And the first thing is passion. Freeman Thomas says, "I'm driven by my passion." TED-sters do it for love, they don't do it for money. Carol Coletta says, "I would pay someone to do what I do." And the interesting thing is, if you do it for love, the money comes anyway. 
Work! Rupert Murdoch said to me, "It's all hard work. Nothing comes easily. But I have a lot of fun." Did he say fun? Rupert? Yes! TED-sters do have fun working. And they work hard. I figured, they're not workaholics. They're workafrolics. Good! 
Alex Garden says, "To be successful put your nose down in something and get damn good at it." There's no magic, it's practice, practice, practice
And it's focus. Norman Jewison said to me, "I think it all has to do with focusing yourself on one thing" 
And push!  David Gallo says, "Push yourself. Physically, mentally, you've gotta push, push, push." You gotta push through shyness and self-doubt.  Goldie Hawn says, "I always had self-doubts. I wasn't good enough, I wasn't smart enough. I didn't think I'd make it." Now it's not always easy to push yourself, and that's why they invented mothers. (Laughter) Frank Gehry -- Frank Gehry said to me, "My mother pushed me." 
Serve! Sherwin Nuland says, "It was a privilege to serve as a doctor." Now a lot of kids tell me they want to be millionaires. And the first thing I say to them is, "OK, well you can't serve yourself, you gotta serve others something of value. Because that's the way people really get rich." 
Ideas. TED-ster Bill Gates says, "I had an idea -- founding the first micro-computer software company." I'd say it was a pretty good idea. And there's no magic to creativity in coming up with ideas, it's just doing some very simple things. And I give lots of evidence. 
Persist. Joe Kraus says, "Persistence is the number one reason for our success." You gotta persist through failure. You gotta persist through crap! Which of course means "Criticism, Rejection, Assholes and Pressure." So, the big -- the answer to this question is simple: Pay 4,000 bucks and come to TED. Or failing that, do the eight things -- and trust me, these are the big eight things that lead to success. Thank you TED-sters for all your interviews! 

martes, 25 de noviembre de 2014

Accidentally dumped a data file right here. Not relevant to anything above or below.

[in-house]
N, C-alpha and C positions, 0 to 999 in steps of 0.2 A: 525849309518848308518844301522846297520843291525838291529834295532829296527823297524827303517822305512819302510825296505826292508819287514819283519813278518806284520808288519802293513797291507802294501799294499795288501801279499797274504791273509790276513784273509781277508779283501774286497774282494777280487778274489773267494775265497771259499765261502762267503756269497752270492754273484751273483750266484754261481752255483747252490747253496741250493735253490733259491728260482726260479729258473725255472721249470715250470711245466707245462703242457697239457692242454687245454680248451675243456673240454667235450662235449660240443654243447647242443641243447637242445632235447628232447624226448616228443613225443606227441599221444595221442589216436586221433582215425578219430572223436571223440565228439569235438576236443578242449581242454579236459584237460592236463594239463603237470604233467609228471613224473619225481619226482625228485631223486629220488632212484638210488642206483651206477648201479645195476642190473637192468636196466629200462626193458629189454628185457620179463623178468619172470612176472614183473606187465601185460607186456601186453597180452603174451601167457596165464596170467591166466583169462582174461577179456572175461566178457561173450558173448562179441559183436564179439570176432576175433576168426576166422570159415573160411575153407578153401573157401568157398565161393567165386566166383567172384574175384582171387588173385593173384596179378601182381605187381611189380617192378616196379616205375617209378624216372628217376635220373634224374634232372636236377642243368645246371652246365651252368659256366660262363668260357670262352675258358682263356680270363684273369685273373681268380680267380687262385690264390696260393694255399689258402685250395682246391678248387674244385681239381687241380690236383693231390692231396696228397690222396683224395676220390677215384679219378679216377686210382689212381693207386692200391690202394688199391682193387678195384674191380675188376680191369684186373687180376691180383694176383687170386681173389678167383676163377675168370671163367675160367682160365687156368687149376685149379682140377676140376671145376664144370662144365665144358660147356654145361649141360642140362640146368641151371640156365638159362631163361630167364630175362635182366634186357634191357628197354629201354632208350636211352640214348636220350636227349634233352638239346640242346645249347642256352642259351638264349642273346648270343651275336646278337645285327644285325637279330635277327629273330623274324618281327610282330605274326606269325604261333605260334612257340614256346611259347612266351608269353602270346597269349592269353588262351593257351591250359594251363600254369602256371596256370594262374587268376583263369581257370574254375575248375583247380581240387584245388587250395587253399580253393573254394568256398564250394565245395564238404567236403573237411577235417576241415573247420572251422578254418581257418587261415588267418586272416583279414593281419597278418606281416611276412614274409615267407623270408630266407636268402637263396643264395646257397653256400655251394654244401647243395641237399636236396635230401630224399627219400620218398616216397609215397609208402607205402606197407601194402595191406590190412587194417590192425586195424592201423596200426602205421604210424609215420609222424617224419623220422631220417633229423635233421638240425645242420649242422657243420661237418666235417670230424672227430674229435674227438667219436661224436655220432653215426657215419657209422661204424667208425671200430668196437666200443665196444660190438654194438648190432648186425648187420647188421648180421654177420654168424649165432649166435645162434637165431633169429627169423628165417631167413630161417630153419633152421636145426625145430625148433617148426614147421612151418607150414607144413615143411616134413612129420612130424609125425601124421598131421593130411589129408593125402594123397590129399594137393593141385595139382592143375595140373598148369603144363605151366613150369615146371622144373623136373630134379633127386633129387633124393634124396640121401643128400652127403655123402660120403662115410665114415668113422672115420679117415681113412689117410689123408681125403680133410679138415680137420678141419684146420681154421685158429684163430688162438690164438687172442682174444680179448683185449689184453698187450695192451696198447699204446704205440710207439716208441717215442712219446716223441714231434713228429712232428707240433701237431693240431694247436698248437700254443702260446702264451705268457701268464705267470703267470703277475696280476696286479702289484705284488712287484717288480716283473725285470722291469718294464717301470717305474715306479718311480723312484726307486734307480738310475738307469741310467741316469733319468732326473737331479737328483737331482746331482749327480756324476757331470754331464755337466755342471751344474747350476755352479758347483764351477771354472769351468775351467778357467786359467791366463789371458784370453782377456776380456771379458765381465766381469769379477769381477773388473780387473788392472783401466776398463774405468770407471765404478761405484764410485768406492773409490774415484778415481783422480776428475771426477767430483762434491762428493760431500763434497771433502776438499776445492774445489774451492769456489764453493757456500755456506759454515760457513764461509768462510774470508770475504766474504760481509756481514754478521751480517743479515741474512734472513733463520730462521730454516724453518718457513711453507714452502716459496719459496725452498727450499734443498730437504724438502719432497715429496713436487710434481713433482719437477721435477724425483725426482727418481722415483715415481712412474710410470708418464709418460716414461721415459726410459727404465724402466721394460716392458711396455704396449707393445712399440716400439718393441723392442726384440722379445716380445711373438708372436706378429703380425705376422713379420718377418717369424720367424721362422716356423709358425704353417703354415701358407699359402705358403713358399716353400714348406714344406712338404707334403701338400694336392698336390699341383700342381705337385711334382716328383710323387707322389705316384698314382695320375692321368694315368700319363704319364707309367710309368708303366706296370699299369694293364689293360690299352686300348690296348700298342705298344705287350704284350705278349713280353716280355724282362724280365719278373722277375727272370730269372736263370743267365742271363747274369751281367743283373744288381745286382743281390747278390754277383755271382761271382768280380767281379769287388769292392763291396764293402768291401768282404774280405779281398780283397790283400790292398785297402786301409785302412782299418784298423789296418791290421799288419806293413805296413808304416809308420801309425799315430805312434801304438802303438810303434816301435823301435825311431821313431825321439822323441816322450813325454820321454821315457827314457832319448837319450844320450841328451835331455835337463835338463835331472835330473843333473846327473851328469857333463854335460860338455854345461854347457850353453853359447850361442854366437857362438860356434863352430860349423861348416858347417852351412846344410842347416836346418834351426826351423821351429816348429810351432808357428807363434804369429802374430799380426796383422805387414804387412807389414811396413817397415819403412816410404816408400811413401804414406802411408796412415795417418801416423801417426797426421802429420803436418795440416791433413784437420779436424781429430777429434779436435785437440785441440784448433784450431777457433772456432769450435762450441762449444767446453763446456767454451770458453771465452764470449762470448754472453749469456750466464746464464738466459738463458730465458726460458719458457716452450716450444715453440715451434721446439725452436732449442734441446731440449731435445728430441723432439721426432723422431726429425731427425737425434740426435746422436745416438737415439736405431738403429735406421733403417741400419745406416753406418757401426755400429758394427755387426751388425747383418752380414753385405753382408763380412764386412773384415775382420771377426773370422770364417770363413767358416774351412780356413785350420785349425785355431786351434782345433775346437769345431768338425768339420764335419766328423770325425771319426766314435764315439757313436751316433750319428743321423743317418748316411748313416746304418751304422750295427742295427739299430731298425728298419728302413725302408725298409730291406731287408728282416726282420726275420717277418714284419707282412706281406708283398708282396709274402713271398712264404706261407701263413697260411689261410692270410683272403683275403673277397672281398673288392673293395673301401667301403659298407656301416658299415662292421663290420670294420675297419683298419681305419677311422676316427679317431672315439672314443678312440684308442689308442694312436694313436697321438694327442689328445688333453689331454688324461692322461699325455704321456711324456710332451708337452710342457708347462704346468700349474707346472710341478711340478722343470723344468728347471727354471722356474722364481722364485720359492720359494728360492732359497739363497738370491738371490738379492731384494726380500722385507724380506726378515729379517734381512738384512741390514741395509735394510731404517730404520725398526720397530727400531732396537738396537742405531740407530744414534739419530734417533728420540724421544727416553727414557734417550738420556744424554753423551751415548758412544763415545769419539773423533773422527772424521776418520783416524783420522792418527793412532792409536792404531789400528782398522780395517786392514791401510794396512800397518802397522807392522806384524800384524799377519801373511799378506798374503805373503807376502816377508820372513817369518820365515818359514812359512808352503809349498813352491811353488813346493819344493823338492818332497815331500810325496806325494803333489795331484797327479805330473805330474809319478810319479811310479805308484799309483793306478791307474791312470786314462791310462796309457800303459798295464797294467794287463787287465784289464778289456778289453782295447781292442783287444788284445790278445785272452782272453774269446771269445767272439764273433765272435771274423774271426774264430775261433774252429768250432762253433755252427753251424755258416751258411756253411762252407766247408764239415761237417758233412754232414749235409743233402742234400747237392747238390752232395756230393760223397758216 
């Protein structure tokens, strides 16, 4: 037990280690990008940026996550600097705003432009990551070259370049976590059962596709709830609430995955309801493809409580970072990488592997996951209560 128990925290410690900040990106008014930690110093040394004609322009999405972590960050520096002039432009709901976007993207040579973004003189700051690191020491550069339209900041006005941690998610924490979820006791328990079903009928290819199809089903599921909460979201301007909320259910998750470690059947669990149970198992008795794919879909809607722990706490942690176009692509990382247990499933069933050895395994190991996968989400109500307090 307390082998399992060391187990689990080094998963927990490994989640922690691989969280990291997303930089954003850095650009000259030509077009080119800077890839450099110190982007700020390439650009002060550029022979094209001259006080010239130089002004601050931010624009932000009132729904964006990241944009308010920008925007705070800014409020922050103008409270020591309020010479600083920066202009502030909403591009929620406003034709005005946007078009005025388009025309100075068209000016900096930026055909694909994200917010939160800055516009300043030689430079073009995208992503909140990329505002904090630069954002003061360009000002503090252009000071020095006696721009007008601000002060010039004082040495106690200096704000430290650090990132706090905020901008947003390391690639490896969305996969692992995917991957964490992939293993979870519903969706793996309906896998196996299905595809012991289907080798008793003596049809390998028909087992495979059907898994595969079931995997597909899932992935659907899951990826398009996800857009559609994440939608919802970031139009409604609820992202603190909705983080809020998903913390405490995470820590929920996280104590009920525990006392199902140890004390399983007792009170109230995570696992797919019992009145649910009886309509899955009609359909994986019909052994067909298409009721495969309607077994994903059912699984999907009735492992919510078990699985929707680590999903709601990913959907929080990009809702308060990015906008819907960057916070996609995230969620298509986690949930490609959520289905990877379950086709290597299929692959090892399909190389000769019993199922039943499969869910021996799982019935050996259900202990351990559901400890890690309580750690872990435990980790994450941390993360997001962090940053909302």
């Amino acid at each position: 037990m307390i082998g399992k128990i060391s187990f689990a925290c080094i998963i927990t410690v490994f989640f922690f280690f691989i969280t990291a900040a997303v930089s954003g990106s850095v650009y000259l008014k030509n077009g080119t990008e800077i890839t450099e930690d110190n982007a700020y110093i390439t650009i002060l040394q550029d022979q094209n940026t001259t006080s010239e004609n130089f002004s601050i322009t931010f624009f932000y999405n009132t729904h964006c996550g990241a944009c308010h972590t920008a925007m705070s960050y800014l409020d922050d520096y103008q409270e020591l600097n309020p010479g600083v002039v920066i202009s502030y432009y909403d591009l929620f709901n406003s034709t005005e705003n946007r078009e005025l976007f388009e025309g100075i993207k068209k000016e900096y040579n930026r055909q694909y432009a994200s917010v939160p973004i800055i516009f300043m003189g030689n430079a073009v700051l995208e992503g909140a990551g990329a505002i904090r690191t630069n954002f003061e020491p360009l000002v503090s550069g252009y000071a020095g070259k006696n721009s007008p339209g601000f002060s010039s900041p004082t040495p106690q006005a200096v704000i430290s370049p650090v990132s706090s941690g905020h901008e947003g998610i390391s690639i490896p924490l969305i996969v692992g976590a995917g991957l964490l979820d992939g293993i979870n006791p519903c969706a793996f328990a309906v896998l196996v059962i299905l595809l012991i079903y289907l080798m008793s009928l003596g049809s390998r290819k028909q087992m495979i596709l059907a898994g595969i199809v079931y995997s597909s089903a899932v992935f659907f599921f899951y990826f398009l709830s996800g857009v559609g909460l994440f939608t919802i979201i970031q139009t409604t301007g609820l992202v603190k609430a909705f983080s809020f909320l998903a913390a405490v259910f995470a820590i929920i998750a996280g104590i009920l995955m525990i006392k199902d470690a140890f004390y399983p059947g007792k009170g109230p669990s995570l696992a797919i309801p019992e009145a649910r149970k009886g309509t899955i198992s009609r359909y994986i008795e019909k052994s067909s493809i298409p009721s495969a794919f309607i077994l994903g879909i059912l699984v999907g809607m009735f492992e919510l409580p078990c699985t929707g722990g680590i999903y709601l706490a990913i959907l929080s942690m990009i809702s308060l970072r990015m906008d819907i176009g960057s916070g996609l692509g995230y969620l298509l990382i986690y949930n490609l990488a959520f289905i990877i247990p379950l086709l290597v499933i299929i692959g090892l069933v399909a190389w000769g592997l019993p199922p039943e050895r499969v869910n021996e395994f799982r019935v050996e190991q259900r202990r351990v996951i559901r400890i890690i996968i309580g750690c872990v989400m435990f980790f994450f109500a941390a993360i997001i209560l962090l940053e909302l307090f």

Madrid Teacher: Product placement

In our Madrid Teacher series, three teachers discuss product placement and publicity this week. As usual, that gives us an opportunity to revise some of the features of spoken English native English speakers use in their conversation.

First of all, watch the video through, so that you can get the gist of what the conversation is about.

Now watch the video more carefully, paying attention to the following:
  •  Making suggestions: Let’s start again; What about…?
  •  Use of hedging to introduce our opinions so as not to sound so dogmatic: I guess, I suppose
  • Use of vague language: kind of; or something
  • Use of tag questions asking for confirmation: doesn’t it
  • Use of actually for emphasizing the information you are about to give 
  • Use of actually for introducing a bit of surprising information
  • Use of for instance and for example to give examples
  • Use of fillers to gain thinking time: er, erm; you know; Well
  • Use of so as a linking word


Now it's over to you. If possible, get together with a friend or relative and discuss product placement in TV series, films, press conferences or any other event. How do you feel about this advertising strategy? How ethical is it for you? Should any restrictions be implemented?

In you conversation, don't forget to use some of the features of spoken English we have revised in this post.

What I wonder is if you both think it is ethical in different movies or maybe different events or anything to place products so people see it indirectly…